Whether Petitioner was in the course of his employment at the time of his injury is a question of law, subject to our review, which is to be determined on the basis of the findings of fact. Peer v. Workmen's Compensation Appeal Board (B. & W. Construction), 94 Pa. Commonwealth Ct. 540, 503 A.2d 1096 (1986). We must first consider whether Petitioner was "on the employer's premises" within the intendment of the Act. In construing the phrase "on the employer's premises," the Pennsylvania Supreme Court has considered whether the location of the accident was so connected with the employer's business or operating premises as to form an integral part thereof. Epler v. North American Rockwell Corp., 482 Pa. 391, 393 A.2d 1163 (1978). An employer's premises includes reasonable means of access to the situs of an employer's business. Schofield v. Workmen's Compensation Appeal Board (Ohio Rubber Co.), 39 Pa. Commonwealth Ct. 282, 395 A.2d 328 (1978). Further, it is not significant that a portion of the area designated for egress or ingress is not located upon land owned by the employer because the Act is based upon the employment relationship and not upon the wrongdoing or negligence of the employee. Fashion Hosiery Shops v. Workmen's Compensation Appeal Board, 55 Pa. Commonwealth Ct. 465, 423 A.2d 792 (1980).

In the case at bar, the referee found that employer had approximately 30 employees at Westinghouse. Employer had office space at Westinghouse and Petitioner routinely worked at the Westinghouse plant. Further, the referee found that the access road was the only means of egress by which employees could reach a public roadway. We conclude, based upon these facts, that

[ 109 Pa. Commw. Page 100]

Petitioner's injury was incurred on the premises of the Employer.

Having concluded that Petitioner's injury occurred on the employer's "premises," we must also decide whether Petitioner was "in the course of employment" when the injury occurred. Even though not actually engaged in the employer's work, an employee will be considered to have suffered an injury "in the course of employment" if the injury occurred on the employer's "premises" at a reasonable time before or after the work period. Fetzer v. Michrina, 8 Pa. Commonwealth Ct. 273, 301 A.2d 924 (1973). In Fashion Hosiery, we held that an injury, which occurred between 15 and 30 minutes prior to the time a claimant was to begin work, bore a reasonable relationship to the time claimant was to begin work and, therefore, was compensable. We conclude, therefore, that, in the case at bar, fifteen minutes after "punching out" is a reasonable time after the work period.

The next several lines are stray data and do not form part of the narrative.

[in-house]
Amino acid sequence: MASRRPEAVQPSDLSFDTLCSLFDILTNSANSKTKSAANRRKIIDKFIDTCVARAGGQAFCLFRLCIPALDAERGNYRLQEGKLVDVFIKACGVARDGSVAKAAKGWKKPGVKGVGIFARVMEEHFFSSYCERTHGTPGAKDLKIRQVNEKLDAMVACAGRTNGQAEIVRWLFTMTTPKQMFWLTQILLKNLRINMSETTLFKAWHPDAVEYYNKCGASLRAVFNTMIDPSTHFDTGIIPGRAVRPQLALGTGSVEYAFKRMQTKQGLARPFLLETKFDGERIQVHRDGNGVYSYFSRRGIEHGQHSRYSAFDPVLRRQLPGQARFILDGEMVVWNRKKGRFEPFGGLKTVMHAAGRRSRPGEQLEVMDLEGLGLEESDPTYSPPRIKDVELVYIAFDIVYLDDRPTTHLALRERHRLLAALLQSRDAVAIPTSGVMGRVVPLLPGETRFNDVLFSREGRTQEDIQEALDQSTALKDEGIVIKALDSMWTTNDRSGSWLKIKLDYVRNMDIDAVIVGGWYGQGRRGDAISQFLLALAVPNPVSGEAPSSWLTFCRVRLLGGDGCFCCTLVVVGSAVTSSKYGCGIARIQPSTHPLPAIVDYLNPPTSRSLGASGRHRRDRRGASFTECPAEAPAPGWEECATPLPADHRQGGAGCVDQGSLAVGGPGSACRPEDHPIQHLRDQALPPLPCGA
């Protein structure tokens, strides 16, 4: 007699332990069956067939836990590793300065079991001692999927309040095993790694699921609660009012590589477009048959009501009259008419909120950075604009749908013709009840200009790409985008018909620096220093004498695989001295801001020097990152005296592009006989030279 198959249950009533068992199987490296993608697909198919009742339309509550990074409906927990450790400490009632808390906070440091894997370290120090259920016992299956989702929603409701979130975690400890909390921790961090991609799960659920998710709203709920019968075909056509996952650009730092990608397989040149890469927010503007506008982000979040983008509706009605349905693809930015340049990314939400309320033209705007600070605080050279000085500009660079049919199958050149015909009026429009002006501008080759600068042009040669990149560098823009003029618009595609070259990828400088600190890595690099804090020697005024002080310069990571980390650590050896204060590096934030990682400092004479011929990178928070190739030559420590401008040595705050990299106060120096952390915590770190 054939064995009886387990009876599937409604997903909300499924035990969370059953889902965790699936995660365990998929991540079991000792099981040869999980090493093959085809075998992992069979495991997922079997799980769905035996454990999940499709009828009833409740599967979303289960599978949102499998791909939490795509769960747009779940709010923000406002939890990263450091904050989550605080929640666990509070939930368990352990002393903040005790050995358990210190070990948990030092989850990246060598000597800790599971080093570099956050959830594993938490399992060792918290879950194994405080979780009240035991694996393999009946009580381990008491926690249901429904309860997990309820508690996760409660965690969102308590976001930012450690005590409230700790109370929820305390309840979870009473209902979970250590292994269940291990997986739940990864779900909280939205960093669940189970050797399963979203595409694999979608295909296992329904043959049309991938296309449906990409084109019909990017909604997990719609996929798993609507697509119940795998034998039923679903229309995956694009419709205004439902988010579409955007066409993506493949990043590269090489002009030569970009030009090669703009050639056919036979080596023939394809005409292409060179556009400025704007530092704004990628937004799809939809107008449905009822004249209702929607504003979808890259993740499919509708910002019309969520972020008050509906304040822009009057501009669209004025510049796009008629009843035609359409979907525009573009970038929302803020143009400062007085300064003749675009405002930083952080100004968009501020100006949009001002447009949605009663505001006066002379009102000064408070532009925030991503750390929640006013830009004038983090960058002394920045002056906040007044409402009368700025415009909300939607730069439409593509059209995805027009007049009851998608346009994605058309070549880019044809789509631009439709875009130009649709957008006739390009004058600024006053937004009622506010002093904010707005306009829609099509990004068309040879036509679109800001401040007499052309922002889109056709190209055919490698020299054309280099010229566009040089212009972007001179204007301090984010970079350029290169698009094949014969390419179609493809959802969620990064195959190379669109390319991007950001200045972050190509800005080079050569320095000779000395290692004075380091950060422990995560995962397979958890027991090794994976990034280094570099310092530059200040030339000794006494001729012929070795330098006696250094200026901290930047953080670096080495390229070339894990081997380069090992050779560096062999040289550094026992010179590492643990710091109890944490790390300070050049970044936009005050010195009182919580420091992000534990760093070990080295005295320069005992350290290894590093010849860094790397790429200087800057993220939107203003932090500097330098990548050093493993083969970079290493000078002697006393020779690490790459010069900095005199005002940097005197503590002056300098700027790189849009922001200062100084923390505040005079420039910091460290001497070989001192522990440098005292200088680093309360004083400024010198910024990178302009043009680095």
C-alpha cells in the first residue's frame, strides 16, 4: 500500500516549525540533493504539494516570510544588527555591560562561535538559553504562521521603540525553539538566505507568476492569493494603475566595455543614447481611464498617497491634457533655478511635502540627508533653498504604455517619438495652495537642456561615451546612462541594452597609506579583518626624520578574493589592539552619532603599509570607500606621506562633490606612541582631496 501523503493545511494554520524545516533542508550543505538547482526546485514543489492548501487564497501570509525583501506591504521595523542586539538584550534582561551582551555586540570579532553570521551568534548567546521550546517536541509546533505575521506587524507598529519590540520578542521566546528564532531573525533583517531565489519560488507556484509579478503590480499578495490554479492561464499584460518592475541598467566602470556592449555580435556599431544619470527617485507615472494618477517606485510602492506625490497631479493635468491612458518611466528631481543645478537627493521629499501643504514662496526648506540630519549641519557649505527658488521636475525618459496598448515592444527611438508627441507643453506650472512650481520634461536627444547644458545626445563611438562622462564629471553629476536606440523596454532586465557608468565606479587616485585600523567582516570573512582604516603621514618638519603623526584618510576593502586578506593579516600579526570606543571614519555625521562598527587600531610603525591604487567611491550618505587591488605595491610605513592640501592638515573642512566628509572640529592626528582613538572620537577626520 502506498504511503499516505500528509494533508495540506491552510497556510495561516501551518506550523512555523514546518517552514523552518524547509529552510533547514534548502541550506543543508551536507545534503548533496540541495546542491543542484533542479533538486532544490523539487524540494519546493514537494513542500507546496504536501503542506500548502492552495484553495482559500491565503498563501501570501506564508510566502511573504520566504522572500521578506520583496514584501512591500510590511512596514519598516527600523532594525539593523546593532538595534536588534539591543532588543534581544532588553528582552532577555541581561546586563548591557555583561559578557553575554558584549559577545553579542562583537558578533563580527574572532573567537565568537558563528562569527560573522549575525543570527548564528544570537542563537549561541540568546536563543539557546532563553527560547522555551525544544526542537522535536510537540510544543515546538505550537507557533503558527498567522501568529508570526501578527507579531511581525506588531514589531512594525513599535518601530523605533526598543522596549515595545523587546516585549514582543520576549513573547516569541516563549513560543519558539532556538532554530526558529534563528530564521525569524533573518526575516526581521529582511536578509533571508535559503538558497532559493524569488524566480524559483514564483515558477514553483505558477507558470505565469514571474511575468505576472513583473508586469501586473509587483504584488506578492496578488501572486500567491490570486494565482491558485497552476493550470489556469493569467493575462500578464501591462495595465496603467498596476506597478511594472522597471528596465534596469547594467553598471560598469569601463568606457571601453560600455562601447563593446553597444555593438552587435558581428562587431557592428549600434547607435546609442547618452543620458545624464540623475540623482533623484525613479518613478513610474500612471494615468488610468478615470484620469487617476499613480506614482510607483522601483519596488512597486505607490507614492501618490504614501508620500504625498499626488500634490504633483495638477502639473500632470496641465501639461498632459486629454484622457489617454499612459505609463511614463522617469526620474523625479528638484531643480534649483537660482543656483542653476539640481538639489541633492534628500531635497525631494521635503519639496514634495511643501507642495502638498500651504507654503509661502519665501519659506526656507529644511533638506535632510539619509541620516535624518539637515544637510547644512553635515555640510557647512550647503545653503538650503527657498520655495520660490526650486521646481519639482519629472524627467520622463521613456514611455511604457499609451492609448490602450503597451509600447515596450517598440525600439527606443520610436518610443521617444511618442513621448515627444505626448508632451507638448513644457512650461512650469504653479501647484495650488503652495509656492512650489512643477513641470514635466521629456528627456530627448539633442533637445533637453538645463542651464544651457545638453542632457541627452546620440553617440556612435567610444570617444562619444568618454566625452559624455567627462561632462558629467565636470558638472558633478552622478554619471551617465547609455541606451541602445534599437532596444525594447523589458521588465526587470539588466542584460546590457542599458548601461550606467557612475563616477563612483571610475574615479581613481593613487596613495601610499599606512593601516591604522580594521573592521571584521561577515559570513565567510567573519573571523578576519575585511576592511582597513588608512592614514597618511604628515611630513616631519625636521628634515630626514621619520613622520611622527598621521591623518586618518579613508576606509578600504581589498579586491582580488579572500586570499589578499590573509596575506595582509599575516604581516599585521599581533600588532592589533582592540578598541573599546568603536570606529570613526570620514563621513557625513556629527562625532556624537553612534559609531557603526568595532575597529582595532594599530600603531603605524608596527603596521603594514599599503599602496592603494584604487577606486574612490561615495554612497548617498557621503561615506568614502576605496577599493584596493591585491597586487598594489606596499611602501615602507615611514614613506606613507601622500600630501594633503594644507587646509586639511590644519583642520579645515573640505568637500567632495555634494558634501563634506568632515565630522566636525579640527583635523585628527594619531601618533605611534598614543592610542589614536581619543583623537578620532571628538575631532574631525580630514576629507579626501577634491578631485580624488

Next, we must consider whether Petitioner's injuries were caused by a condition of the "premises". In Workmen's Compensation Appeal Board v. U.S. Steel Corp., 31 Pa. Commonwealth Ct. 329, 376 A.2d 271 (1977), this court firmly rejected the assertion that an employee must show some faulty condition or negligent operation, in order to receive compensation for injuries sustained while on the employer's premises. "Except for some of the parking lot cases where the presence of ice or snow is noted without other comment, the premises cases rarely mention the condition of the employer's premises and when they do it is not in critical terms." Id. at 336, 376 A.2d at 275.

The referee found that because the gate was closed, the driver had to follow a bend in the road which caused Petitioner to fall off the hood of the car. Further, the referee found credible the testimony of a medical

[ 109 Pa. Commw. Page 101]

    witness, Bruce Lord Wilder, M.D., who opined that Petitioner's injuries were a result of his falling from the moving car. We conclude, therefore, that the combination of the closed gate and the bend in the road constituted a condition of the premises which caused Petitioner's injuries.

Employer asserts, however, that "[i]t is inconceivable that the legislature intended the Act to cover injuries solely caused by such egregious and foolhardy actions such as Petitioner sitting on the hood of the car." But, concepts of fault and negligence have no bearing on the application of the Act. United States Steel Corp.

In light of the foregoing analysis, the order of the Board is reversed and the order of the referee, awarding benefits to Petitioner, is reinstated.

Order

And Now, September 2, 1987, the order of the Workmen's Compensation Appeal Board is reversed.

Disposition

Reversed.